Floating breakfasts are a popular amenity at Koh Samui's Cape Fahn Hotel.
Courtesy of Cape Fahn
If you follow luxury resorts or travel influencers on Instagram, odds are good that you've seen at least one "floating breakfast."
In case you're not familiar with them, here's what to know: they're your typical upscale hotel room service breakfast -- think toast, fruit, coffee and the like -- served in a pool or hot tub instead of in bed. Usually, they're placed on large platters or colorful baskets, then accessorized with bright tropical flowers to make them even more photogenic.
These breakfasts are particularly popular in Asia and the Pacific, especially at warm-weather private villa resorts in places like Thailand, Fiji and the Maldives.
While these breakfasts have become more common on resort menus over the last five years, the coronavirus pandemic has made them more popular than ever as hotel guests are avoiding buffets and communal dining rooms.
The floating breakfast has quickly become yet another luxury hotel amenity, like afternoon tea or a turndown treat. Amid the pandemic, domestic travelers taking advantage of affordable staycations have also embraced floating breakfasts.
Timo Kuenzli, general manager of Koh Samui's all-pool-villa Cape Fahn Hotel, says that nearly 100% of their guests over the past year have ordered one.
"We can definitely see that the Asian market is way more into having Instagrammable moments to capture than other markets," he says.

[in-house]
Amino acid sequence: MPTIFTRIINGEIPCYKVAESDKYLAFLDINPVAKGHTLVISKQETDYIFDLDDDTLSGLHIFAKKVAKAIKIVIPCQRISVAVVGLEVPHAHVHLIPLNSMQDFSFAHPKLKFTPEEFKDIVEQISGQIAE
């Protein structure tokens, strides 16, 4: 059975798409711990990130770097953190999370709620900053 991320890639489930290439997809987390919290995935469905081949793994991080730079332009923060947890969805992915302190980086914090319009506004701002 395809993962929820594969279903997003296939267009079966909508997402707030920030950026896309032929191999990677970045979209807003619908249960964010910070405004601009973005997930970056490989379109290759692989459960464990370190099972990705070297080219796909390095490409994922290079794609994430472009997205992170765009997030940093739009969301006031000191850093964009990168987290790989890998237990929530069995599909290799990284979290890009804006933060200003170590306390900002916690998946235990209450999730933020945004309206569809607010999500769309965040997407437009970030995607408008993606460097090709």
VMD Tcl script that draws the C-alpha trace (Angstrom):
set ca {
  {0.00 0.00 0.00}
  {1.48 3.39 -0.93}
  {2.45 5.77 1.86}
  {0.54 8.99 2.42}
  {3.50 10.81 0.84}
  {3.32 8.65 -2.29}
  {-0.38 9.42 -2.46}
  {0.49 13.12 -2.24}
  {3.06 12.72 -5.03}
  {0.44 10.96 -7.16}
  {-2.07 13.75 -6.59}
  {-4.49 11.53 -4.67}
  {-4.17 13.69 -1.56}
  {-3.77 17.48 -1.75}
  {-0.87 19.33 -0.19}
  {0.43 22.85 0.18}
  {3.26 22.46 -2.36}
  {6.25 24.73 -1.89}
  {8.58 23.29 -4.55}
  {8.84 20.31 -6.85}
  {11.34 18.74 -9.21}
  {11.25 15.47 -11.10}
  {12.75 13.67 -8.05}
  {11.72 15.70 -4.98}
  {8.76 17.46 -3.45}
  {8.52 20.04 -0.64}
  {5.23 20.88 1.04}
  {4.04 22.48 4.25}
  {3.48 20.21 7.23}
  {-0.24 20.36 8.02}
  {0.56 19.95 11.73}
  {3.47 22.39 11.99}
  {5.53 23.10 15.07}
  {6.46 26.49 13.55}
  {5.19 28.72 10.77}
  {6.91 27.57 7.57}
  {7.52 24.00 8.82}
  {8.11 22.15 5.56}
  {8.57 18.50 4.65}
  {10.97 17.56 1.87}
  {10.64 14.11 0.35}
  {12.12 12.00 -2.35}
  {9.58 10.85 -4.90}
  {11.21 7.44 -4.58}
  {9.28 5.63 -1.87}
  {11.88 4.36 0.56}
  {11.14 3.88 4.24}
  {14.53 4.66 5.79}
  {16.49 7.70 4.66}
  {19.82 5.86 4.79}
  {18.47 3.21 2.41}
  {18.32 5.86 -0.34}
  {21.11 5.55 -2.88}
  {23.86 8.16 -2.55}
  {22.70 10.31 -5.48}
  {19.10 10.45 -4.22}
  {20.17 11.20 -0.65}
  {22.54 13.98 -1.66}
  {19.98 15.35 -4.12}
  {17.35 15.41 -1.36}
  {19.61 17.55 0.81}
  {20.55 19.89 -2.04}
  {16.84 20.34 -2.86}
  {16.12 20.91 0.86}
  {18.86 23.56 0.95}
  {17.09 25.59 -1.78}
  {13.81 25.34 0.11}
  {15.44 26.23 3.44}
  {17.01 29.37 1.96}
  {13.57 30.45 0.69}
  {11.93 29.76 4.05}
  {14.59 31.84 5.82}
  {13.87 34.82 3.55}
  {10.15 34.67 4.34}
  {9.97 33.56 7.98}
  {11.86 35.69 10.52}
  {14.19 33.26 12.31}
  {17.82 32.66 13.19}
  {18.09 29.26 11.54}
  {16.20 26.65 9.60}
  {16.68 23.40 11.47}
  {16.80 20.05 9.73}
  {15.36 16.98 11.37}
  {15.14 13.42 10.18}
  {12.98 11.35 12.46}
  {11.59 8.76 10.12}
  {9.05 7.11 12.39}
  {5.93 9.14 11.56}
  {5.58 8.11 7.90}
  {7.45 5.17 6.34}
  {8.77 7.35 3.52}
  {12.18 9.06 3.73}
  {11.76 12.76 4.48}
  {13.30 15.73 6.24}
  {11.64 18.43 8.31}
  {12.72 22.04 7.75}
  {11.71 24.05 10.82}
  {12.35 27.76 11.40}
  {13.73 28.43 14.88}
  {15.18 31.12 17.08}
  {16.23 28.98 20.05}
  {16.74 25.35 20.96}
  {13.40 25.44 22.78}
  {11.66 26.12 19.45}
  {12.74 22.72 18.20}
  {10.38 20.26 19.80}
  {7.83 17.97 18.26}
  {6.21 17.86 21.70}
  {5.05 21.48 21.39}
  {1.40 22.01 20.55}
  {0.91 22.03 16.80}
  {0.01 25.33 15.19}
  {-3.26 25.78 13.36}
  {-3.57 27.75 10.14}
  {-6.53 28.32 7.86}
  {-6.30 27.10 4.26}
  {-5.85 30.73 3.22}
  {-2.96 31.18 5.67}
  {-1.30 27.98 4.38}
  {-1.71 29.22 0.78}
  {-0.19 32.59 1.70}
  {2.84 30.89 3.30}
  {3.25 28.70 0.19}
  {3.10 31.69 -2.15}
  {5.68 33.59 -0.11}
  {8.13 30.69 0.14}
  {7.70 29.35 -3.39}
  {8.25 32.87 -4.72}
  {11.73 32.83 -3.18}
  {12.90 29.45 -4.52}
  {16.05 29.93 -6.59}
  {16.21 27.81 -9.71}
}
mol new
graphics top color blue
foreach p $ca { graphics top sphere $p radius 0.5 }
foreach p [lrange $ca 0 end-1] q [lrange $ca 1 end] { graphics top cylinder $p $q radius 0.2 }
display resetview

And due to its growing presence, resorts have to keep upping the ante in order to make their offering stand out.
Screenshot from Instagram
The Six Senses Uluwatu in Bali serves theirs in a red heart-shaped basket. The Anantara in Koh Phangan, Thailand, has a floating "sunset sushi" extravaganza. Cape Fahn is working on a floating afternoon tea experience.
Are these breakfasts just made to be shared online and discarded, or do people genuinely enjoy eating them?
James Booth, a Sydney-based reporter for DMarge.com, tells CNN Travel that, for him, the lush meal worked better in concept than in execution.
"I realized that because it was a humid environment, leaving your breakfast out was maybe not ideal," he says.
"The coffee had a bit of pool water in it, and the bread was soggy." he confesses.
Regardless of your personal opinion on the merits of Instagram-centric hotel offerings, it looks like these floating meals have gone from fad to mainstay. Just remember to drink the coffee first.